Vegetarian diet effective for heart as drugs
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Vegetarian diet is as effective for heart as drugs
SCIENTISTS have drawn up a vegetarian diet that they say can protect the heart as effectively as cholesterol-fighting drugs.
The super-healthy diet combined almonds, soya, high fibre cereals such as oats and barley, and plant sterols found in vegetables and fruits.
The Canadian study found that the special vegetarian diet cut levels of "bad" LDL (low-density lipoprotein) cholesterol by 29%.
In a comparison test it effectively fared as well as the standard anti-cholesterol drug lovastatin, normally only prescribed to people at serious risk.
The findings suggested that patients with high cholesterol should try the diet for six to 12 weeks before turning to cholesterol-lowering drugs, Dr James Anderson, of the University of Kentucky, wrote in an editorial accompanying the study published in the Journal of the American Medical Association.
Professor David Jenkins, the chief researcher from the University of Toronto, said: "As we age, we tend to get raised cholesterol, which in turn increases our risk of heart disease. This study shows that people now have a dietary alternative to drugs to control their cholesterol, at least initially."
He thought the reason the foods were so effective may be that an "ape" diet of high fibre, nuts and vegetable proteins suits humans.
A group of 46 men and women with raised cholesterol who took part in the month-long study were randomly assigned to one of three vegetarian diet groups.
One group ate meals low in saturated fats, while another had the same low fat diet plus a daily 20mg dose of lovastatin.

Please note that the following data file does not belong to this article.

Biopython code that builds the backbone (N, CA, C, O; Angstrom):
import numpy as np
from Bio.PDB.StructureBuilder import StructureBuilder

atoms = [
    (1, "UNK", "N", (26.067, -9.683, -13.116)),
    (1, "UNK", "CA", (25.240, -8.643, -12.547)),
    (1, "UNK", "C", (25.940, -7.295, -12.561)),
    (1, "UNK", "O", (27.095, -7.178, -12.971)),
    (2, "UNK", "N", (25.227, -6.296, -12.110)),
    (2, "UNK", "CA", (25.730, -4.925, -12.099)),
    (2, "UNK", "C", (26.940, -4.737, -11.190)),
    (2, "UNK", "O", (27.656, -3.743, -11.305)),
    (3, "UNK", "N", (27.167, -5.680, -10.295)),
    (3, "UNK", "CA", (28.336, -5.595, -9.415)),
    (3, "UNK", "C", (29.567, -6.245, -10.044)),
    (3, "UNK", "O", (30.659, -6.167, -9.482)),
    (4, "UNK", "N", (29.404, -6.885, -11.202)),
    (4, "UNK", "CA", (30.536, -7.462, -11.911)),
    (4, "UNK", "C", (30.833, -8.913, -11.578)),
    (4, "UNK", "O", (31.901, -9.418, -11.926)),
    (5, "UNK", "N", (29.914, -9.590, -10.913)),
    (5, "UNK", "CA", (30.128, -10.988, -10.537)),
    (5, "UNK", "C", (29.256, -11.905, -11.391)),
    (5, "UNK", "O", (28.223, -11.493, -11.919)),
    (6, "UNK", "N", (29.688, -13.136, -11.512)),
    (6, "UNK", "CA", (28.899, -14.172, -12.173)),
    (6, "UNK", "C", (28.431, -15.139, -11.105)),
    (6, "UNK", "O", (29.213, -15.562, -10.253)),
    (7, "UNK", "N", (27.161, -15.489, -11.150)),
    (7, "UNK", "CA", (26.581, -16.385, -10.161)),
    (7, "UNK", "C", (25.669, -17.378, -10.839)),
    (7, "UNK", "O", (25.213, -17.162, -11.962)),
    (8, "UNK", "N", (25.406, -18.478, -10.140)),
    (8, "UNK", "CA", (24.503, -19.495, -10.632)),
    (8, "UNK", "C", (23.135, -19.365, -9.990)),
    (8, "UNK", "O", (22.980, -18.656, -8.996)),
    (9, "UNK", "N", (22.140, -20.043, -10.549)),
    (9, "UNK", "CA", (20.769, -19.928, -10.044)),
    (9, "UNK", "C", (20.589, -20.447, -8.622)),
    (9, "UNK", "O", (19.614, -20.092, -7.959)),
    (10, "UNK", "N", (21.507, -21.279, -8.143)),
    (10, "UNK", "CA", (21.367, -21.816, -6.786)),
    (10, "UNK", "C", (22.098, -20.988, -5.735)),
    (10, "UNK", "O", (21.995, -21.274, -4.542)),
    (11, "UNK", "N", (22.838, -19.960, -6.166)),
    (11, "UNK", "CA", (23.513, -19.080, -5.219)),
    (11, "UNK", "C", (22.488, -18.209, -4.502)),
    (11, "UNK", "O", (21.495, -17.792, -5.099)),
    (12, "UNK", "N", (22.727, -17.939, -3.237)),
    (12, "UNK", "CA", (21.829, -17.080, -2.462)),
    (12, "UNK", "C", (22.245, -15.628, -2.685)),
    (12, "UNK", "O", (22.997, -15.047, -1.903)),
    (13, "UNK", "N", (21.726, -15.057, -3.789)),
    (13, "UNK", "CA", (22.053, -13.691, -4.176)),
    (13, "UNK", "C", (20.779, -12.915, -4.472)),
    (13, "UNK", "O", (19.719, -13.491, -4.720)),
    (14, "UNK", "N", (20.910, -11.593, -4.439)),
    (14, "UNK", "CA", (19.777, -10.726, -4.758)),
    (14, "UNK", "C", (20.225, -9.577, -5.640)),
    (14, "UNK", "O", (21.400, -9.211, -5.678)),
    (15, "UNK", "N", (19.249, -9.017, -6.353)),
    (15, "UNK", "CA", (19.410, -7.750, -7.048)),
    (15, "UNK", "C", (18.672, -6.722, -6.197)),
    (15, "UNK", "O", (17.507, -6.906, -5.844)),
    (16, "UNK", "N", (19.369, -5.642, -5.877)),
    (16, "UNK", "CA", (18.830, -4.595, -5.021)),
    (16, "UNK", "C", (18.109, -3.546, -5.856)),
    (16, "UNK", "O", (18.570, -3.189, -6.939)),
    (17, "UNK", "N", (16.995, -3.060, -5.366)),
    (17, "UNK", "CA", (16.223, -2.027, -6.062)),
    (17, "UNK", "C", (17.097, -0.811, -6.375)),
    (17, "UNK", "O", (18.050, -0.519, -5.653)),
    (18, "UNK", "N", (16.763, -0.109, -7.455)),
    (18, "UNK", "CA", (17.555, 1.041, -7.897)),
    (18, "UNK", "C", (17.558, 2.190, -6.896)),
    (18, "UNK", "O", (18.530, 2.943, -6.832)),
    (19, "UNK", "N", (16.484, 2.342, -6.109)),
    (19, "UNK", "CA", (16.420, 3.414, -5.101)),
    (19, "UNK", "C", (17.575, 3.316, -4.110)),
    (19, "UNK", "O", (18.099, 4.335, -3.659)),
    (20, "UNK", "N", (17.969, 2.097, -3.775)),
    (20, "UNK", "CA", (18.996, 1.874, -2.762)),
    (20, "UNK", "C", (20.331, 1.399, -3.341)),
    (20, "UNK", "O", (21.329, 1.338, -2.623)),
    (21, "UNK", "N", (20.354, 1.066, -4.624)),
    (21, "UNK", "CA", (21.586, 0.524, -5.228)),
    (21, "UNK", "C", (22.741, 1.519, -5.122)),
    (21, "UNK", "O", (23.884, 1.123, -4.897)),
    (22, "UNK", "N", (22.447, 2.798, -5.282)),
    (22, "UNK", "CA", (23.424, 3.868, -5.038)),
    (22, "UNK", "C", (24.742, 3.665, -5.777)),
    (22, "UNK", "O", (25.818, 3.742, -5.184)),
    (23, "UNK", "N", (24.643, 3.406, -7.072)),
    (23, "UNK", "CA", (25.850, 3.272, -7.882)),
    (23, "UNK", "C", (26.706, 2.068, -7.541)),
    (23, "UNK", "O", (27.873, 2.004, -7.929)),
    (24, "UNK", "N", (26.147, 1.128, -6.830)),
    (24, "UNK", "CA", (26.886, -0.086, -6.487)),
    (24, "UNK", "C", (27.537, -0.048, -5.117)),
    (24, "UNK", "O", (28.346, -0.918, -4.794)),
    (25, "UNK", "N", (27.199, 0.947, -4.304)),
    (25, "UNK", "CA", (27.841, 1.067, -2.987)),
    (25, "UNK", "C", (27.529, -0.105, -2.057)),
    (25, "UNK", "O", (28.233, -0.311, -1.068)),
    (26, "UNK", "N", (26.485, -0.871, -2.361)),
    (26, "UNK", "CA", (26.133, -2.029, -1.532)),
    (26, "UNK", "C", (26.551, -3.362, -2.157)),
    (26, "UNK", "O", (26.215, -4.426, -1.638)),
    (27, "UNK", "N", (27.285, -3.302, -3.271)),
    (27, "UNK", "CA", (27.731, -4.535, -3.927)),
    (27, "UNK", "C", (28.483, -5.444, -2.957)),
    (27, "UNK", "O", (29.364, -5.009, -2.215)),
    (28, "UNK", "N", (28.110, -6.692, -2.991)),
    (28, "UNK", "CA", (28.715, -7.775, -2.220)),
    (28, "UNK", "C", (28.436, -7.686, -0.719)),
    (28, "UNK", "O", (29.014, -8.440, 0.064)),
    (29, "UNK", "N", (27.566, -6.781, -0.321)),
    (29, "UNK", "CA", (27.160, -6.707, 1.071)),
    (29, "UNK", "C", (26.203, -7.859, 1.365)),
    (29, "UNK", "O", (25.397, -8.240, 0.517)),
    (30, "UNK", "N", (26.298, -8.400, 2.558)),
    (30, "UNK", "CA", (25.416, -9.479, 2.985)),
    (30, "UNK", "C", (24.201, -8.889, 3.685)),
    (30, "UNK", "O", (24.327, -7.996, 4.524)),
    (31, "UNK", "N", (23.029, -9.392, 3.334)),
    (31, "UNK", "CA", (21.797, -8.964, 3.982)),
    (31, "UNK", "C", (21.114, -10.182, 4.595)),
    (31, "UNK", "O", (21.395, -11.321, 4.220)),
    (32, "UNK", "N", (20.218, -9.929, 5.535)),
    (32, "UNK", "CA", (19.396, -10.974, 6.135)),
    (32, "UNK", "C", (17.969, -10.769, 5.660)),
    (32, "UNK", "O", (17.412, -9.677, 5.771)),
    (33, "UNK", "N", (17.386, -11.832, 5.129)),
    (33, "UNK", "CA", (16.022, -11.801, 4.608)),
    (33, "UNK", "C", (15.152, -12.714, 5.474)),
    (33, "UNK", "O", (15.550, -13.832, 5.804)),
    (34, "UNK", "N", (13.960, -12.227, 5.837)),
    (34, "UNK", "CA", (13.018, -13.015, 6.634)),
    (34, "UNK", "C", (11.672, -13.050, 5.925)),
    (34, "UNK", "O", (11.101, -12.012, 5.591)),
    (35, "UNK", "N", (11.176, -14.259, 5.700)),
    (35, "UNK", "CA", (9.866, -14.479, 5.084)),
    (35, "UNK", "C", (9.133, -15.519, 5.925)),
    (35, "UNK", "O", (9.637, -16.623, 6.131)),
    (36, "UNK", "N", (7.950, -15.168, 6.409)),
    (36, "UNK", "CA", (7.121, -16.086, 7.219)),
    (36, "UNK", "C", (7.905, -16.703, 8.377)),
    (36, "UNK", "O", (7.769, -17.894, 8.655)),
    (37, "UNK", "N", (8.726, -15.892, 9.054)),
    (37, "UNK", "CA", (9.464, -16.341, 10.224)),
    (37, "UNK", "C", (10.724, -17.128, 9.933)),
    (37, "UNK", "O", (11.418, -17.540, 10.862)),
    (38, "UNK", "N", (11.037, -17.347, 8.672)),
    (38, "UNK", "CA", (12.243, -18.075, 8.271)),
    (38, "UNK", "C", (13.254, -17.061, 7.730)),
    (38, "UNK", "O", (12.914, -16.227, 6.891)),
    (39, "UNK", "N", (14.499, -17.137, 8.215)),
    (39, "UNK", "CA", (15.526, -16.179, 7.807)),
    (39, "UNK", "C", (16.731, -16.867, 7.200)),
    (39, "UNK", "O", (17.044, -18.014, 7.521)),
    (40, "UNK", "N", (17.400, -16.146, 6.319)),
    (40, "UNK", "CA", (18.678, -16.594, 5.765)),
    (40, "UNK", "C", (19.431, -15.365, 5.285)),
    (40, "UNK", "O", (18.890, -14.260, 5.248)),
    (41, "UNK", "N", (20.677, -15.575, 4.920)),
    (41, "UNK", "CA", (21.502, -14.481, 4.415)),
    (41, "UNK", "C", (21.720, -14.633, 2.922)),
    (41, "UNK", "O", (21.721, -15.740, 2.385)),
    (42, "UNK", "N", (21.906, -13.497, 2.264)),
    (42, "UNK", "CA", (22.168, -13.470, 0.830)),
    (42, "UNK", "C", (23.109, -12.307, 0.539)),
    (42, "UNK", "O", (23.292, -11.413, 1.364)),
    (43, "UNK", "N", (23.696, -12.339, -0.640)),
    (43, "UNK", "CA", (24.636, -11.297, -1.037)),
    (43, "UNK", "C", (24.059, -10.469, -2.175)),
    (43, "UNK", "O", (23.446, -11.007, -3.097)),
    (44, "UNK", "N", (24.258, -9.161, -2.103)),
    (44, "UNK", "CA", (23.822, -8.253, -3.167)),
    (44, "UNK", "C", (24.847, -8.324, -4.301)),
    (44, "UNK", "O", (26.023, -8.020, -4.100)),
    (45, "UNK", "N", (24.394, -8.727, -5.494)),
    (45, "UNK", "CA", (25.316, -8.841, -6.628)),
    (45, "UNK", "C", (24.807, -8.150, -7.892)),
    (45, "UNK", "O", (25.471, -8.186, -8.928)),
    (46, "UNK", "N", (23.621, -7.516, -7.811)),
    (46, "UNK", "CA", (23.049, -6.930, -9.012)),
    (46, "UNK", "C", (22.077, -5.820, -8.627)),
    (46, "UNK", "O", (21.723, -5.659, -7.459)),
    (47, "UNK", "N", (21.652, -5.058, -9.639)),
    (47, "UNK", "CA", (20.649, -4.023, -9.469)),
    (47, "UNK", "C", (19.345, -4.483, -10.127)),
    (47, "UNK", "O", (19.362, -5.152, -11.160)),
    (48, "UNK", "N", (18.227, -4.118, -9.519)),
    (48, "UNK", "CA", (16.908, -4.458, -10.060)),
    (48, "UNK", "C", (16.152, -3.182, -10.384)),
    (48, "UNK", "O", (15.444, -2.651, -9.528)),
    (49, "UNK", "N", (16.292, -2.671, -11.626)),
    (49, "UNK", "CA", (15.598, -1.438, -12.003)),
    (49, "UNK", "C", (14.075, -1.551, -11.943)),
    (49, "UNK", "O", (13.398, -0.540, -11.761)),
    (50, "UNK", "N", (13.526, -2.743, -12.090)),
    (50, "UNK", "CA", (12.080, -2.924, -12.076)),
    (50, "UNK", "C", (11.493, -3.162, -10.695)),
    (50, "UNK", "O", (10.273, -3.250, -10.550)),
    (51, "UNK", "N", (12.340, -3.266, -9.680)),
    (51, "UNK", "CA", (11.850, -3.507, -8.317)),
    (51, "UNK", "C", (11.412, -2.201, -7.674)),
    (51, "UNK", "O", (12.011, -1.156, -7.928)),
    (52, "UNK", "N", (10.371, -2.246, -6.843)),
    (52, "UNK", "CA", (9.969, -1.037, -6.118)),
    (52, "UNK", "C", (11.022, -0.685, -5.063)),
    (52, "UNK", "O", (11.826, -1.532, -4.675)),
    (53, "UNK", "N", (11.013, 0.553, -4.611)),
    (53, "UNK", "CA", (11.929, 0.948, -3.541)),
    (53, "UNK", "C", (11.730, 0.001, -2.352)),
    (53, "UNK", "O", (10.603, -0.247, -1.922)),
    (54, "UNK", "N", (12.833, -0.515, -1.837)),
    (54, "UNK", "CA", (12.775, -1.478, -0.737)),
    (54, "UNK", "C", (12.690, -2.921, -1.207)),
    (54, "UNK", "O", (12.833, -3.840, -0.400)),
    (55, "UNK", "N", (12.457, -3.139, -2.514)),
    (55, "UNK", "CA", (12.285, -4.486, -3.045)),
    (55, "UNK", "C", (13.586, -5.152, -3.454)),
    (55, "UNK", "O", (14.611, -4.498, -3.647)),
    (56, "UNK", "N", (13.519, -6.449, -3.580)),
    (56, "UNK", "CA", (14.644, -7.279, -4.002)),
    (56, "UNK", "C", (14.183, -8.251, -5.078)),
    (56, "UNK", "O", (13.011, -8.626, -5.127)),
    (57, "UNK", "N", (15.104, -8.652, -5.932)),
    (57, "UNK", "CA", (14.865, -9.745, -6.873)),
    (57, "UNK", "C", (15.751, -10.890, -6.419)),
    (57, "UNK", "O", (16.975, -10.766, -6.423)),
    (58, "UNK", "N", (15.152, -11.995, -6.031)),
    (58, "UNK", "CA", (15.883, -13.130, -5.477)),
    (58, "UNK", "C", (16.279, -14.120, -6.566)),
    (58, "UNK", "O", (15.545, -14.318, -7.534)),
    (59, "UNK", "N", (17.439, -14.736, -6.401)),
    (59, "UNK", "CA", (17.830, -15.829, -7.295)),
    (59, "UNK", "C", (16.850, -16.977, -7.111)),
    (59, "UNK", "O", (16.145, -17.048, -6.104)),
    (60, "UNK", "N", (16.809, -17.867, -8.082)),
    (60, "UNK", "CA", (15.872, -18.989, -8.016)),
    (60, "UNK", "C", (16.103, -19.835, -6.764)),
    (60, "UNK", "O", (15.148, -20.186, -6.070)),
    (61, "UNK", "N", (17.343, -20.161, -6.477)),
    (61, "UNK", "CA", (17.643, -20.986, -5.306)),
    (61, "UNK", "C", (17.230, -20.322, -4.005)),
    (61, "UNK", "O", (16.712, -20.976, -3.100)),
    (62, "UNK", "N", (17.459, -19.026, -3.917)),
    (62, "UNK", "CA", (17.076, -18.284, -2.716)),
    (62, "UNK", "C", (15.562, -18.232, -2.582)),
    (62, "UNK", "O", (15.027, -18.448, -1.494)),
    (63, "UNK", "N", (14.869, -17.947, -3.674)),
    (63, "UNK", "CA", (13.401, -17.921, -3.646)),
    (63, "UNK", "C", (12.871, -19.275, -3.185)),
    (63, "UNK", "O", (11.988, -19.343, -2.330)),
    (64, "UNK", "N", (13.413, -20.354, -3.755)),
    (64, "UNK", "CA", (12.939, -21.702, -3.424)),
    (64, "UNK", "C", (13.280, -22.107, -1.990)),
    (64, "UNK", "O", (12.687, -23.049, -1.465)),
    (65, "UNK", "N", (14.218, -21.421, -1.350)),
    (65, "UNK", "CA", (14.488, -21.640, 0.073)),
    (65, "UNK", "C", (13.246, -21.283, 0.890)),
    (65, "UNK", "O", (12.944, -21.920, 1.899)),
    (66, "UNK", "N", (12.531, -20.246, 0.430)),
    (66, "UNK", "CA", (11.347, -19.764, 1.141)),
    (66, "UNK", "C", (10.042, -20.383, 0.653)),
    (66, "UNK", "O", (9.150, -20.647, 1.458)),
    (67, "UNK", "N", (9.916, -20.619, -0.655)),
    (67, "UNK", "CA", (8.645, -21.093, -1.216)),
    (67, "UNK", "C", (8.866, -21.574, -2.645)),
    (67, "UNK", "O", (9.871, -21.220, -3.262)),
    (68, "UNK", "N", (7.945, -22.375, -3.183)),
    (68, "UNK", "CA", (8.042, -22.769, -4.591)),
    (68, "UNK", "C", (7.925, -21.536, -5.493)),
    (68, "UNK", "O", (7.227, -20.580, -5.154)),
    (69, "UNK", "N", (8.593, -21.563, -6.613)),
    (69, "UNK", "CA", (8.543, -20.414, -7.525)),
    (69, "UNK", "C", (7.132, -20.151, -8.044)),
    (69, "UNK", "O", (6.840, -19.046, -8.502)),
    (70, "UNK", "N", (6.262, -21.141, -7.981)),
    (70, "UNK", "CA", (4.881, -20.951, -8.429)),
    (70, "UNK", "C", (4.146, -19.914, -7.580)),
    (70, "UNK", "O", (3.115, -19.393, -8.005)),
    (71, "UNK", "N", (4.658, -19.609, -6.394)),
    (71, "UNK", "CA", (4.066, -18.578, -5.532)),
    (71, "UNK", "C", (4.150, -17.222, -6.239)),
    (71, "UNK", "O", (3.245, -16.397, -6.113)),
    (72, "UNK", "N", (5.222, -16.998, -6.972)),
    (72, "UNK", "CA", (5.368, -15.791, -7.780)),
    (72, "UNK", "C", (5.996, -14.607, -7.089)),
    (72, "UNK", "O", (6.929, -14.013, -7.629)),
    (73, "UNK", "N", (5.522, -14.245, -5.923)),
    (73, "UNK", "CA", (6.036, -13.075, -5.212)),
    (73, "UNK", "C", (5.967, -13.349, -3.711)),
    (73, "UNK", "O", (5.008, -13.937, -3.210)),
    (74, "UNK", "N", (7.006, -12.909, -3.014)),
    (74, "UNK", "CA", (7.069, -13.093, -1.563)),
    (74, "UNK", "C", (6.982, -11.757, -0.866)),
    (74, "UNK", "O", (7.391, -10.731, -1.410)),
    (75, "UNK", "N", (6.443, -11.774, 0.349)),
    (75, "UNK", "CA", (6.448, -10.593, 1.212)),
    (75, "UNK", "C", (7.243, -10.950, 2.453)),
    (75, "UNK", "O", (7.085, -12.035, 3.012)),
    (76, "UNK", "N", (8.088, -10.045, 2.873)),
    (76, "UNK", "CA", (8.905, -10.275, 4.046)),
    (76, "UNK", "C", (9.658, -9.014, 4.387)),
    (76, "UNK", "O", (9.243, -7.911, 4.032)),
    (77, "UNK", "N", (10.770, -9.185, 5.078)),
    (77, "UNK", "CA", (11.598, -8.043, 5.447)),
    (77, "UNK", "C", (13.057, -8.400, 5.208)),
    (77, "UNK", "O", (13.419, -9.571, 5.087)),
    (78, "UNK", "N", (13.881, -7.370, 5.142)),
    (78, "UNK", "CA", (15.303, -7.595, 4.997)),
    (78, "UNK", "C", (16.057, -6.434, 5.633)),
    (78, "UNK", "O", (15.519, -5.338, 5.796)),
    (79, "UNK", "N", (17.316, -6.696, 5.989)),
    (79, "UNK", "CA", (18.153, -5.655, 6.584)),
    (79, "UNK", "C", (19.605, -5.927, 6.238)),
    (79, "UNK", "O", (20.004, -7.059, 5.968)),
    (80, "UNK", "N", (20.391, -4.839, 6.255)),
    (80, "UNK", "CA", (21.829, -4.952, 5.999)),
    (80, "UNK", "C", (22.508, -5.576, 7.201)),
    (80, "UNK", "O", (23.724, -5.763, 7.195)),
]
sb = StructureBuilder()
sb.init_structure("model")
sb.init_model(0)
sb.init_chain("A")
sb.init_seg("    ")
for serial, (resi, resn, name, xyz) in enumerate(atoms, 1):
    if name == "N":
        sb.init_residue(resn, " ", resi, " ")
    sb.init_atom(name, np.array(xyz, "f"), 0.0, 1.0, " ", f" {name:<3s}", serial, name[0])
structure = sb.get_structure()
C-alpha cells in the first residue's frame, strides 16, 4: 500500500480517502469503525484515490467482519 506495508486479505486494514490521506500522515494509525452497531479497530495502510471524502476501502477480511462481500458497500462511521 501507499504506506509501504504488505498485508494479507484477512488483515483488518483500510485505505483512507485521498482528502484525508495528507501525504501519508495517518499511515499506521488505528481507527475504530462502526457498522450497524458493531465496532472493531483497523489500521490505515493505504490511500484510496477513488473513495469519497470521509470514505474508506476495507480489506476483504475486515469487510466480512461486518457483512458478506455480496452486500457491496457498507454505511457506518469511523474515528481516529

The third group was given the "special" cholesterol-lowering diet which included foods such as oat bran bread and cereal, soy drinks, and fruit.
A typical dinner for those on the diet was tofu bake with eggplant, onions, and sweet peppers, pearl barley, and vegetables.
Professor Jenkins said experts in the US already recommended diets containing the cholesterol-lowering foods. They were approved by the US Food and Drug Administration, the American Heart Association and the National Cholesterol Education Program.
"We have now proven that these foods have an almost identical effect on lowering cholesterol as the original cholesterol-reducing drugs," Professor Jenkins added.
The British Heart Foundation estimates that almost half of deaths from heart disease are due to raised cholesterol. Coronary heart disease kills more than 11,900 Scots a year.
Many experts are worried by the extent to which statins such as lovastatin are draining NHS resources, even though they save lives. In Britain, statins are prescribed to an estimated million people.
The recommended target level for blood cholesterol in the UK is less than 5 millimoles per litre. But men in England have an average level of 5.5 mml/litre and women 5.6.
Dr Frankie Phillips, a nutrition scientist from the British Nutrition Foundation, said the results were exciting but said for most people the diet would be unacceptable.
"You're talking about a vegan (non-dairy vegetarian diet), rather than a vegetarian diet, which requires a lot of commitment," he said. "It's also quite difficult to obtain all the iron, calcium and fatty acids you need from these foods alone.
"The first thing you should do if you're worried about your heart is to think about lifestyle, because diet isn't the only factor. Being overweight, taking no exercise and smoking are all massive factors too."
On the menu
Breakfast Hot oat bran cereal, soya beverage, strawberries with sugar and soluble fibre, and oat bran bread with enriched soya margarine and double fruit jam.
Snack Almonds, fresh fruit, and a soya drink.
Lunch Black bean soup, and a soya turkey, lettuce, tomato and cucumber sandwich using oat bran bread and enriched soya margarine.
Snack Almonds, soluble fibre, and fresh fruit.
Evening meal Tofu bake with ratatouille with a side dish of pearl barley and vegetables such as broccoli or cabbage.
Bedtime snack Fresh fruit, soluble fibre, and soya milk.